click here for the printable overview
Eleanor Van de Water (1932-2005) Co-Founded the Fort Vancouver Tapestry
project and served as Director from 1999-2002. She was a nationally
recognized fiber artist and a lifelong resident of Clark County, Washington.
Her unique textile pieces are currently exhibited
in churches and private homes in Canada, Wales, Russia and the United
Sherry Mowatt, Artistic Director
Sherry Mowatt is a gifted artist (pen & ink, acrylics), stitcher, seamstress, knitter, quilter, upholsterer, horticulturist and carpenter.
Sherry designs and teaches new stitching techniques specific to surface design tapestries and textile narratives. She is responsible for all color selection, assigns all stitching projects to the artisans, and oversees all aspects of creating, framing and display of our tapestries. During her long association with the Grant House Folk Art Center at the Vancouver National Historic Reserve, Sherry gained the support and trust of artisans throughout the region for her dedication, perfection of craft and honest approach to a life guided by artistic vision.
The Fort Vancouver Tapestry was designated a Washington State Lewis
and Clark Legacy project in 2001. Our mission is to honor our region’s
history through a wool-on-linen textile narrative. The tapestry measures
28 inches high and 108 feet long. It will finish at just under 100,000
hours of embroidery.
Over 57 volunteer stitchers have donated time to the Tapestry.
Stitcher contribution averages 8-14 hours a week: 16,000 hrs/yr.
Project estimate is six years: 96,000 hrs/completion.
A three inch square takes approximately 1 hour.
When completed: Summer 2005.
How many people:
The Fort Vancouver Tapestry is supported primarily by volunteers. We
are guided by a Board of Directors and a staff of two.
Material variety and selection:
The Tapestry is composed of Portuguese wool and Belgian linen—the
Bayeux Tapestry is made of similar material and remains fresh looking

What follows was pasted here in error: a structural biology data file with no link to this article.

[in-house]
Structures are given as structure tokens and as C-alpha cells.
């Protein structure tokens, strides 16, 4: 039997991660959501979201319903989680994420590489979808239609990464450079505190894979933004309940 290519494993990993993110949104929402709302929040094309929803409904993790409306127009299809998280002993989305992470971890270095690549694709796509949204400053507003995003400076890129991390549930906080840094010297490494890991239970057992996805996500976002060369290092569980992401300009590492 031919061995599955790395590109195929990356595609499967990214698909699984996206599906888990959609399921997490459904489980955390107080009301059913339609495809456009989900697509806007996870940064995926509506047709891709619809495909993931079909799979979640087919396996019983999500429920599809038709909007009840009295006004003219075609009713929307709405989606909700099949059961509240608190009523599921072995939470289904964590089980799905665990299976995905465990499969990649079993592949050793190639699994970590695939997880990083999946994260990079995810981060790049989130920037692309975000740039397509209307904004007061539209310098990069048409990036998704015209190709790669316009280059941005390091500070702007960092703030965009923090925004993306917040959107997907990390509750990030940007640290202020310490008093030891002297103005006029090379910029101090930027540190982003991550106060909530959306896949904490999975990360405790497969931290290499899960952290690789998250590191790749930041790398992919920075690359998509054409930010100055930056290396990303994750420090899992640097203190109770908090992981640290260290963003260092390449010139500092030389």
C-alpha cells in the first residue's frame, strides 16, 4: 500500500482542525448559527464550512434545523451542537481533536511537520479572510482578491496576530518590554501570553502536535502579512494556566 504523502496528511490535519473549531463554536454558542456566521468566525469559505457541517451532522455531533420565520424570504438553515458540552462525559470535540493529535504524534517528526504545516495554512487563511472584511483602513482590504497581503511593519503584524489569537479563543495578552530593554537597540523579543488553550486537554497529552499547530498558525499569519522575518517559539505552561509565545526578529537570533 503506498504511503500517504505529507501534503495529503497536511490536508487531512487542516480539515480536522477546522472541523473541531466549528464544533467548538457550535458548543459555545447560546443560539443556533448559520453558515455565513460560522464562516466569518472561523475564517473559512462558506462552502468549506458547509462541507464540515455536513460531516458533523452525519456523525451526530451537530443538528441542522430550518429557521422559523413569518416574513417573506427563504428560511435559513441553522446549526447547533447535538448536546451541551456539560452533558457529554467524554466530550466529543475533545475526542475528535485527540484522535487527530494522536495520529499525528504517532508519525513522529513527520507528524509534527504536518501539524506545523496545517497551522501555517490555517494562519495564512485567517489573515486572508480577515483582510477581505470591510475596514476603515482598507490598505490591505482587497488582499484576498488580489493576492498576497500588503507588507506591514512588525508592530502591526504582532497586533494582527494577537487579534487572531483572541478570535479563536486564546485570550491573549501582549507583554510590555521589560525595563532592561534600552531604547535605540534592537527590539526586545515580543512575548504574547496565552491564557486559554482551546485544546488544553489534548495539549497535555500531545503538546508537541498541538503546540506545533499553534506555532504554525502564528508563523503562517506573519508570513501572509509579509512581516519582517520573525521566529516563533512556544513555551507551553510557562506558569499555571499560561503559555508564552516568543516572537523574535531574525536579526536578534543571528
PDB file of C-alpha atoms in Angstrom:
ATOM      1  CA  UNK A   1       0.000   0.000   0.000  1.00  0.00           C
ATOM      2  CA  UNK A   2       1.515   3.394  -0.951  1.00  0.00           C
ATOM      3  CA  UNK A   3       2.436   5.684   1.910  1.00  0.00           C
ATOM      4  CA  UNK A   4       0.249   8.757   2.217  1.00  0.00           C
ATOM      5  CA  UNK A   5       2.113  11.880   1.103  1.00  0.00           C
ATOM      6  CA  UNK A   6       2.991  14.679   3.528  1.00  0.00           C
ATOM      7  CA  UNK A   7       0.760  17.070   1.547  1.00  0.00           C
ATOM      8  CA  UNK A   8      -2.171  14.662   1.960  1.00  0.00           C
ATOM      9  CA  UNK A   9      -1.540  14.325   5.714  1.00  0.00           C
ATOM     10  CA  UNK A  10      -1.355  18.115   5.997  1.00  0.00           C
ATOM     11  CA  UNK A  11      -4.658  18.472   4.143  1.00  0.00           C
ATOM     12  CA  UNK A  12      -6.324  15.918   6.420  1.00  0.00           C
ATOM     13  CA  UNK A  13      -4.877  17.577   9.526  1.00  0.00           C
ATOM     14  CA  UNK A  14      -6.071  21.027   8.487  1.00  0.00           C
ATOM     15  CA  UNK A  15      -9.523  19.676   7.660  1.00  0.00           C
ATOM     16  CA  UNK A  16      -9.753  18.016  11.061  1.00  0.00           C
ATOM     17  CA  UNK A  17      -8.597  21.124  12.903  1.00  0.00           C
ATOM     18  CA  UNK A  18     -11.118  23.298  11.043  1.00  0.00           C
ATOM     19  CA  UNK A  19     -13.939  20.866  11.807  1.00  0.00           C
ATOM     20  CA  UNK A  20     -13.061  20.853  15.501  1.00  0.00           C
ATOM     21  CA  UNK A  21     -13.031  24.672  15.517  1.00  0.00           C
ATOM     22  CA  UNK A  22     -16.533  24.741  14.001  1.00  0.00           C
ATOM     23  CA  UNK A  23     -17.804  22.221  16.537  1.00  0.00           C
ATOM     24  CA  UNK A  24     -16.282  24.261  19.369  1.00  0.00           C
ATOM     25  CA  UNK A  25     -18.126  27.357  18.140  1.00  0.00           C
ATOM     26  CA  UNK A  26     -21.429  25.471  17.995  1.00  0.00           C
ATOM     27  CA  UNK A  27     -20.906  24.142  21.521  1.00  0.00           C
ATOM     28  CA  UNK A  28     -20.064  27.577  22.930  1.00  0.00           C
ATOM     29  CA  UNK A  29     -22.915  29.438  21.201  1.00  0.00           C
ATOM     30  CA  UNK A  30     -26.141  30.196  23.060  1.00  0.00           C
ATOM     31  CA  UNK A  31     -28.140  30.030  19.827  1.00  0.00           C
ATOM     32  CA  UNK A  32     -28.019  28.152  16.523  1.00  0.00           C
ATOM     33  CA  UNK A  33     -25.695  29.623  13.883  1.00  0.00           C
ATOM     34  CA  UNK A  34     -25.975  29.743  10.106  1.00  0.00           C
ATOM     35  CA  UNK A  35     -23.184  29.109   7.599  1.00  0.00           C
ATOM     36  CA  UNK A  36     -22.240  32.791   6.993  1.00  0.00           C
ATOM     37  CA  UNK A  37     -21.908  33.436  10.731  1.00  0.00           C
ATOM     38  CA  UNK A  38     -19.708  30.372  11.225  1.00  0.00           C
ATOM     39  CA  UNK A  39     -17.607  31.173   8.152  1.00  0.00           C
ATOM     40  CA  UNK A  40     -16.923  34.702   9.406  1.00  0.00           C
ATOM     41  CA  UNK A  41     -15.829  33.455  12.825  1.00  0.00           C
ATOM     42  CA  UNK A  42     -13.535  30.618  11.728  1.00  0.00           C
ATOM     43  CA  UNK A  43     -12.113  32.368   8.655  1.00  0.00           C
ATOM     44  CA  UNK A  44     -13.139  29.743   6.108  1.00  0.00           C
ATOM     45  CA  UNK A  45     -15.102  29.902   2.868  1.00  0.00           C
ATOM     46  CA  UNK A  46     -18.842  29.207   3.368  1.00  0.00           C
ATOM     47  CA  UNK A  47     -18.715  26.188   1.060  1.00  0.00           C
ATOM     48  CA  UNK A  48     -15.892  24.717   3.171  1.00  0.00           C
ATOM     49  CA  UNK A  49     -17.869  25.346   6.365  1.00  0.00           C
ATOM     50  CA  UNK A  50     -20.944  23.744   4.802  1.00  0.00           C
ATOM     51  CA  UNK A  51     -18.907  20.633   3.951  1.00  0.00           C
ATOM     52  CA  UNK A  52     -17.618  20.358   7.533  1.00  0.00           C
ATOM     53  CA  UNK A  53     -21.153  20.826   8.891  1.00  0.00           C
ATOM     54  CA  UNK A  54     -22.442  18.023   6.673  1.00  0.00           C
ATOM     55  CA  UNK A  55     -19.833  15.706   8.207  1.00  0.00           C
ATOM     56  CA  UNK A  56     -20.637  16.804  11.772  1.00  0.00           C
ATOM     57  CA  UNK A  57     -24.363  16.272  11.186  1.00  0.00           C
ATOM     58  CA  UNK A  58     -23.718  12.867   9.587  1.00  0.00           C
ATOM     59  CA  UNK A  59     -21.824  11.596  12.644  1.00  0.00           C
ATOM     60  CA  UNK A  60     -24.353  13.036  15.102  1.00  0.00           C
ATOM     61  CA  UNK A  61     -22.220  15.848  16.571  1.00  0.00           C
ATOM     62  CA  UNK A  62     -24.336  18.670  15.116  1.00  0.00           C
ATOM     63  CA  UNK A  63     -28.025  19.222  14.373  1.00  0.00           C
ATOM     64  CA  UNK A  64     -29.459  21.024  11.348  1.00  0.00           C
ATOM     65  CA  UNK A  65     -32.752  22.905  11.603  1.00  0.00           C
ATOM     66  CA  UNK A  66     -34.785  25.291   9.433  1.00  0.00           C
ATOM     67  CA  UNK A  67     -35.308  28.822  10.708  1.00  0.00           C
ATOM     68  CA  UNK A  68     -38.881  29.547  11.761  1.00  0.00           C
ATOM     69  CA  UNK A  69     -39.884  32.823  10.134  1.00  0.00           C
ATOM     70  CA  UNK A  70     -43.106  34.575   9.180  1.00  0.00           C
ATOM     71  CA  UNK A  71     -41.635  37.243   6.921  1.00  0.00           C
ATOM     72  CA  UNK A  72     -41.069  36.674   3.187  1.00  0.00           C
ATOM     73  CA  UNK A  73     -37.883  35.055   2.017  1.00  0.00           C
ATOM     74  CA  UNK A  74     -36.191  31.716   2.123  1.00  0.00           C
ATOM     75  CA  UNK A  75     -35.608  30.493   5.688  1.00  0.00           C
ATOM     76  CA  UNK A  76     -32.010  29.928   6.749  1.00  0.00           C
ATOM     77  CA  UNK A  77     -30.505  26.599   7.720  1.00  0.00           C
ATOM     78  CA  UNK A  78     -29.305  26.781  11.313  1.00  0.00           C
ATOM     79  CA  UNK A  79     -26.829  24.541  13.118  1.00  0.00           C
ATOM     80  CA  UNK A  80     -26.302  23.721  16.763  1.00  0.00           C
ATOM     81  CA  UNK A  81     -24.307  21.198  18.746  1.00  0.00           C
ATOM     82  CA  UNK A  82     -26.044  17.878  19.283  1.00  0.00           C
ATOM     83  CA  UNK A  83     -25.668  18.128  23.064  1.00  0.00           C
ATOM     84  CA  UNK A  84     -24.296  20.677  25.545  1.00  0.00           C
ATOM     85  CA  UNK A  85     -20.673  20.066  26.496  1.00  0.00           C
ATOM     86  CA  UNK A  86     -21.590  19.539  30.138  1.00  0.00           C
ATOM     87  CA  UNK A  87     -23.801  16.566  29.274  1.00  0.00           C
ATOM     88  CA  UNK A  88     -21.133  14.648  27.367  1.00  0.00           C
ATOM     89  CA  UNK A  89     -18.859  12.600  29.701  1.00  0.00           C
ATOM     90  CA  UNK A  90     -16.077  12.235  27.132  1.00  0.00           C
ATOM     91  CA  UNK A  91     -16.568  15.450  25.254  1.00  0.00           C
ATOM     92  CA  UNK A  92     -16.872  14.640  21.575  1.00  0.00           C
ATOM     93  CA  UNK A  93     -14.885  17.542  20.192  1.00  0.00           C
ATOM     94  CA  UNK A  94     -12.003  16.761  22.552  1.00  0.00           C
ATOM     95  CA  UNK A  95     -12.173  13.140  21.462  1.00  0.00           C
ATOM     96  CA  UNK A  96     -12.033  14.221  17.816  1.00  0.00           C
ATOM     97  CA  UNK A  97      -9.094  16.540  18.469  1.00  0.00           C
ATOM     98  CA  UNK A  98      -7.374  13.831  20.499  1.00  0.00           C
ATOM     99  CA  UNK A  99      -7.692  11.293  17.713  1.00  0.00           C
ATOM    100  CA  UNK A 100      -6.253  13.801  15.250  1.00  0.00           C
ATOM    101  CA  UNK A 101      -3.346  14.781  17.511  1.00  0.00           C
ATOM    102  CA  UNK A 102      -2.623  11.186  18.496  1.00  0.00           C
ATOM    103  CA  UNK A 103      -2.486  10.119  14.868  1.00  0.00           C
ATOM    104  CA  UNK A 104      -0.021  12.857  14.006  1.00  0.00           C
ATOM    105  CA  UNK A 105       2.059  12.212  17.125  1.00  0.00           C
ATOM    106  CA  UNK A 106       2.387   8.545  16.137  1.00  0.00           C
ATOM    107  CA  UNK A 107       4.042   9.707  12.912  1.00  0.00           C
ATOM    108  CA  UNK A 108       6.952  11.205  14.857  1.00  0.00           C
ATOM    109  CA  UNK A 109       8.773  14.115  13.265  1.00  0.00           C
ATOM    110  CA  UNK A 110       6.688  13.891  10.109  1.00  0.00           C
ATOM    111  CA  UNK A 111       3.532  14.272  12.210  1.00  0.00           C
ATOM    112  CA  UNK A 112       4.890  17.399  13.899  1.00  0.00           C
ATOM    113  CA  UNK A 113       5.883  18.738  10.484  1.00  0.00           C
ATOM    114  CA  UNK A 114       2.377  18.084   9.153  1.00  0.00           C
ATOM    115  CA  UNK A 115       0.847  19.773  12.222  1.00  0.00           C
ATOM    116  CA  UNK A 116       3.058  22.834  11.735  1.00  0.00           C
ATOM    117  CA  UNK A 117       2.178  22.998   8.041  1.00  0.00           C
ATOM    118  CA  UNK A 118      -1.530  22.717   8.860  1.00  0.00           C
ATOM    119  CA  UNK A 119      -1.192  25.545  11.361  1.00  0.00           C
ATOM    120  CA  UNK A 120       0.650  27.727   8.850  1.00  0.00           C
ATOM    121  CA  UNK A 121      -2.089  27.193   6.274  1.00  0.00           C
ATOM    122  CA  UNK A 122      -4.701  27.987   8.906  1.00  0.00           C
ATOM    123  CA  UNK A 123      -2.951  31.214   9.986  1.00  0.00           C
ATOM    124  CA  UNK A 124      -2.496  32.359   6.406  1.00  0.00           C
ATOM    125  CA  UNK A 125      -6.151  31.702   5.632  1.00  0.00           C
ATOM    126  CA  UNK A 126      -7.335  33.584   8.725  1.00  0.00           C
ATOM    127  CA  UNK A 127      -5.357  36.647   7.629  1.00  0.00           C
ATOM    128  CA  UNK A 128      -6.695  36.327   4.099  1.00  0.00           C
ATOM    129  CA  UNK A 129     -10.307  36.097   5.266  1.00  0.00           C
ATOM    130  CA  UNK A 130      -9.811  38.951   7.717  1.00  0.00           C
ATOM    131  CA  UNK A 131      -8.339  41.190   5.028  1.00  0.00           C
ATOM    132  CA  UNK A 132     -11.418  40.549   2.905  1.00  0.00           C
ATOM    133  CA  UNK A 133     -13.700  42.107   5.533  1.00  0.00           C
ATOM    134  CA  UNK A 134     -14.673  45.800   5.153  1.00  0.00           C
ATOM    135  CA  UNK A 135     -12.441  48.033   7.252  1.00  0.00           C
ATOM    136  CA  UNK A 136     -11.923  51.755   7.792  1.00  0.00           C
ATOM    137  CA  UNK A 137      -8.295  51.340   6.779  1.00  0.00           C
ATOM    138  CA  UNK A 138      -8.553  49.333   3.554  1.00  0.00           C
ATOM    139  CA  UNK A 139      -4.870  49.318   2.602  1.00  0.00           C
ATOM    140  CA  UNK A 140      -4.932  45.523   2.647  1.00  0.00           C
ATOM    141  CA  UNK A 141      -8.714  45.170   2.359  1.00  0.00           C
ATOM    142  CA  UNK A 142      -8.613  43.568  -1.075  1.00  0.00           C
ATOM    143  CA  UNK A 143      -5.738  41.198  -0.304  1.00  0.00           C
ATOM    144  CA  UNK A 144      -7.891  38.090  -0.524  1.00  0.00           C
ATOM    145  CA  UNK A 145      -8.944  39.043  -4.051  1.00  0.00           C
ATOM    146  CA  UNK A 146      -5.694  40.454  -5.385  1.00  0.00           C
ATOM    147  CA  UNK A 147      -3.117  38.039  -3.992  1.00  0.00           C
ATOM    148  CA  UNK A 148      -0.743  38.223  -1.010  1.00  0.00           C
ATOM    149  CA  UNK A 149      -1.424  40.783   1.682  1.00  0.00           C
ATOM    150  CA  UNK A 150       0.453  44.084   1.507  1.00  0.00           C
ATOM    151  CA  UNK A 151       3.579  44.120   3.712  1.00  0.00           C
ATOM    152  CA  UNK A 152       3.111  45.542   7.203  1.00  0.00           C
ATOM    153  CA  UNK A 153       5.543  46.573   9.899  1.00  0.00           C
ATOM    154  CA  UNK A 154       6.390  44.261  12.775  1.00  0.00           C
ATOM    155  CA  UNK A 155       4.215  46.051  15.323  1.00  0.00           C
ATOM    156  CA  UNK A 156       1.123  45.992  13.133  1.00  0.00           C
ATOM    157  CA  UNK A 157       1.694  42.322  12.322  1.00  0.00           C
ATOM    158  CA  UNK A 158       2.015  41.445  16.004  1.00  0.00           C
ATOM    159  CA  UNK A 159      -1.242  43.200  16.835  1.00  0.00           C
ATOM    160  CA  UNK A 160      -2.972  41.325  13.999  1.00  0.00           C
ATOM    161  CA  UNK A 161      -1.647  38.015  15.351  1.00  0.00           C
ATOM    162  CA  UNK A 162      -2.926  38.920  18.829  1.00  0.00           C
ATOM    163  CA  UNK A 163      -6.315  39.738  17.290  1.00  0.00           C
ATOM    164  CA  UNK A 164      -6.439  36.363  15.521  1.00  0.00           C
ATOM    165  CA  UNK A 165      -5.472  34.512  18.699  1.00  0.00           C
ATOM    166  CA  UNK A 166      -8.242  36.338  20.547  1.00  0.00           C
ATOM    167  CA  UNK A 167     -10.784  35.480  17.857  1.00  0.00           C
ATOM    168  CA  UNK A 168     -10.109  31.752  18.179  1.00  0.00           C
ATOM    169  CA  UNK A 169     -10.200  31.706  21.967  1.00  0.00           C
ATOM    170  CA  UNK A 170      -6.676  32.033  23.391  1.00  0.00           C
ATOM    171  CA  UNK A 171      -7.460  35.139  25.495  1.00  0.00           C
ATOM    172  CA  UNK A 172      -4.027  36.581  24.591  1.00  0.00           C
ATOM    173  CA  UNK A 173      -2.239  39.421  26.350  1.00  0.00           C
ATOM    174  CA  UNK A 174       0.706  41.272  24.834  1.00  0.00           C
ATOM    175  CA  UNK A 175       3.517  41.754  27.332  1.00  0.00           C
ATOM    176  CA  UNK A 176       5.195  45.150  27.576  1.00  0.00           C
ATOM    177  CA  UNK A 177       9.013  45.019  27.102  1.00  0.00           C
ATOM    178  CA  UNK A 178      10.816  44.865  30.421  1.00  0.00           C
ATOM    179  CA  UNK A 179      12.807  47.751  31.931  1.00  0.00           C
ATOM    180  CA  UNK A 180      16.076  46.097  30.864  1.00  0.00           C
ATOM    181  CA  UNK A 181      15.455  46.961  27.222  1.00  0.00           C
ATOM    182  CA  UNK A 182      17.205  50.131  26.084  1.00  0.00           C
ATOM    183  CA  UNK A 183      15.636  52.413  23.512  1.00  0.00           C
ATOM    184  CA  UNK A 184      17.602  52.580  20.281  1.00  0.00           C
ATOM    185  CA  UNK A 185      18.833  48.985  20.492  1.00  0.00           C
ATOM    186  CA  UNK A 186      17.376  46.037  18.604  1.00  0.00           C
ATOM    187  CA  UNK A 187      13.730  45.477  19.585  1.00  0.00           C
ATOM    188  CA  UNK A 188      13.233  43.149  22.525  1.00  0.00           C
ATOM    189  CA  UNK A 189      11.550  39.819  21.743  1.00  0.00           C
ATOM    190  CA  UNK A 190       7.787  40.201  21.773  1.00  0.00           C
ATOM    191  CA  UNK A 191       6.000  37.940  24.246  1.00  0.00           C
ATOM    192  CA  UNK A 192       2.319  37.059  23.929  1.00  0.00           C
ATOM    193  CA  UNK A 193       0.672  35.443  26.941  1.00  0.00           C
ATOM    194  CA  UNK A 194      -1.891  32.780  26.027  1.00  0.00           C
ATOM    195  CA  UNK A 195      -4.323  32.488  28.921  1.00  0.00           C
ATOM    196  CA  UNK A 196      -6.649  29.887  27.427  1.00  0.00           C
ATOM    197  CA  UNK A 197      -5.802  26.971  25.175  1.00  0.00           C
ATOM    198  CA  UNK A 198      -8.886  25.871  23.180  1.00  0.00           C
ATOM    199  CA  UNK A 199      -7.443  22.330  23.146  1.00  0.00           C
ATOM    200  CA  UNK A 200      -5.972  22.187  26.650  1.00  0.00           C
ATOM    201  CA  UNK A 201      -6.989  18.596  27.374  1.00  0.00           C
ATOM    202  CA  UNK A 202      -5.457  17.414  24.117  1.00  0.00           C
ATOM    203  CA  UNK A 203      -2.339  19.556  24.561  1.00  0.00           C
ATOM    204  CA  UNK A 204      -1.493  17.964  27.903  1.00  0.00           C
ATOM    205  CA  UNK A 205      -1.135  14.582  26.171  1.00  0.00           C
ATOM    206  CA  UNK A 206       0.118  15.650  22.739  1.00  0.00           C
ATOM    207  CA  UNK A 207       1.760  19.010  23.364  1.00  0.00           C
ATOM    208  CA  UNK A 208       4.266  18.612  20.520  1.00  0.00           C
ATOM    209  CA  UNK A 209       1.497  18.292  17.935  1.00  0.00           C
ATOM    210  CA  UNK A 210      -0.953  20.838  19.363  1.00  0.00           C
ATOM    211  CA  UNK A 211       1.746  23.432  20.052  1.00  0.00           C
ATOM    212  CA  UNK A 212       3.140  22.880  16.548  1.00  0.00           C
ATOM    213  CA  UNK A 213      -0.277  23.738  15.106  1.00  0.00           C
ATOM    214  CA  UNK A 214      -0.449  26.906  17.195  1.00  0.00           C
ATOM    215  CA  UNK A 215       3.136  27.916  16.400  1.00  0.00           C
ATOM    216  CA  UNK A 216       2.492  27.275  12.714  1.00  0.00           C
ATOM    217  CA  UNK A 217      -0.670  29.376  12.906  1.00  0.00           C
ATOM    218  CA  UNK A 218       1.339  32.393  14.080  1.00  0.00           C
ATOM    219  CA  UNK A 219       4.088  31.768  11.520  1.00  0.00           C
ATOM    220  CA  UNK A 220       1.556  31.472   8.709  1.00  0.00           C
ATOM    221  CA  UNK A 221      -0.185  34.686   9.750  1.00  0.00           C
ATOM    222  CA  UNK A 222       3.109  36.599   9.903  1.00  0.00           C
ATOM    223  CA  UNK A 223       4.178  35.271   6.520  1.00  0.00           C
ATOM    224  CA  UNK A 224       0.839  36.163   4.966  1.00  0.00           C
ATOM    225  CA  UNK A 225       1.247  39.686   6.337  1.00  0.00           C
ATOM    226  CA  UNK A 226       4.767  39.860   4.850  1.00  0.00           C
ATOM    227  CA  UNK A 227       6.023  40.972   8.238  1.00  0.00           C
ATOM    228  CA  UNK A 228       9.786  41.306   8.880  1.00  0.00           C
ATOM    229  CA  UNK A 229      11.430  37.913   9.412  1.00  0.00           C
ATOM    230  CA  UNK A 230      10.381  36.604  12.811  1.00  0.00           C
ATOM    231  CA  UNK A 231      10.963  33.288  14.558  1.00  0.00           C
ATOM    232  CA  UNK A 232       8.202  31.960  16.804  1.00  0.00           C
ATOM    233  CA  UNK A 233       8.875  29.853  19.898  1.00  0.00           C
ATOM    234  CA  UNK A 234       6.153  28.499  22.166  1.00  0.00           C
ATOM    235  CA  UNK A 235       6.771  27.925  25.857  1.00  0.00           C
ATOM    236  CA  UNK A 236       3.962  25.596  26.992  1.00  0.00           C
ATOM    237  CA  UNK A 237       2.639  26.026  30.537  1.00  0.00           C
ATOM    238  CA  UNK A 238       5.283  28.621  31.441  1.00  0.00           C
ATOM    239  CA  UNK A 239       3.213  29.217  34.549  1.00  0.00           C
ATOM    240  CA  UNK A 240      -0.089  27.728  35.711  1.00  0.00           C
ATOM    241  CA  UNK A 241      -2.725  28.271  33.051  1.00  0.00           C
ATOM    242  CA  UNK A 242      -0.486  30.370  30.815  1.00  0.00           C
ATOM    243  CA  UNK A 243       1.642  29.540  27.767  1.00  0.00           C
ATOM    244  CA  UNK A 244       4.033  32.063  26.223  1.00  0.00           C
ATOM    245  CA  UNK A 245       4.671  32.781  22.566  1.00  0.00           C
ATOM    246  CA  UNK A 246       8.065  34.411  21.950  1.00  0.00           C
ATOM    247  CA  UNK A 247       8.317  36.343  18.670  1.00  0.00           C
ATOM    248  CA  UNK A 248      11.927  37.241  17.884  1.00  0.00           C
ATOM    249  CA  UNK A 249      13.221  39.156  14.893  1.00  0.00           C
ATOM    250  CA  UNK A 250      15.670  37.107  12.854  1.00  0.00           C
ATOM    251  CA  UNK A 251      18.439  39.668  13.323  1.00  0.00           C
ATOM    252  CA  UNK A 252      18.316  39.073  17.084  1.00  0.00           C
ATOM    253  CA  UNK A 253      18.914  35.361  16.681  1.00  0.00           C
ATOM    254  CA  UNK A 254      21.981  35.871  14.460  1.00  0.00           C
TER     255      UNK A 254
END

today. It was completed in 1067.
Panel selection committee:
An eight member selection committee suggested the subjects for each of
the seventy panels over a three day ‘retreat’. The committee
was made up of long term residents and local historians.
How many colors:
There are 111 colored yarns and an additional 8 custom ‘flesh tone’ yarns
in the Tapestry. Some of these have been blended to produce additional
tones. Many of the yarns have been blended to produce an additional 40
shades of color.
|Clark College, Vancouver, WA
||August 2005 - July 2006
|Vancouver Wine & Jazz Festival
|1st United Methodist Church, Vancouver, WA
|Timberline Lodge, Mt. Hood, OR
|1st Congregational Church UCC, Vancouver, WA
|Columbia Room, Washington State Capitol
||January - April 2007
|Trinity Lutheran Church, Vancouver, WA
|Joyo Community Network Center, Joyo City, Kyoto, Japan
||October - December 2007
For further information regarding viewing the Tapestry, or exhibition in your locale,
We are funded by local and civic organizations, foundation grants and the support of our community.
We rely on our community of friends as much as possible. For example, we teach life skills classes at the Washington School for the Deaf in Vancouver, WA in exchange for our studio space; a community based in kind donation.
However, any large scale multi-year community art project is expensive. And we need your help.
Please call Sherry for information on the many forms of community and individual support available. Your contribution will make all the difference.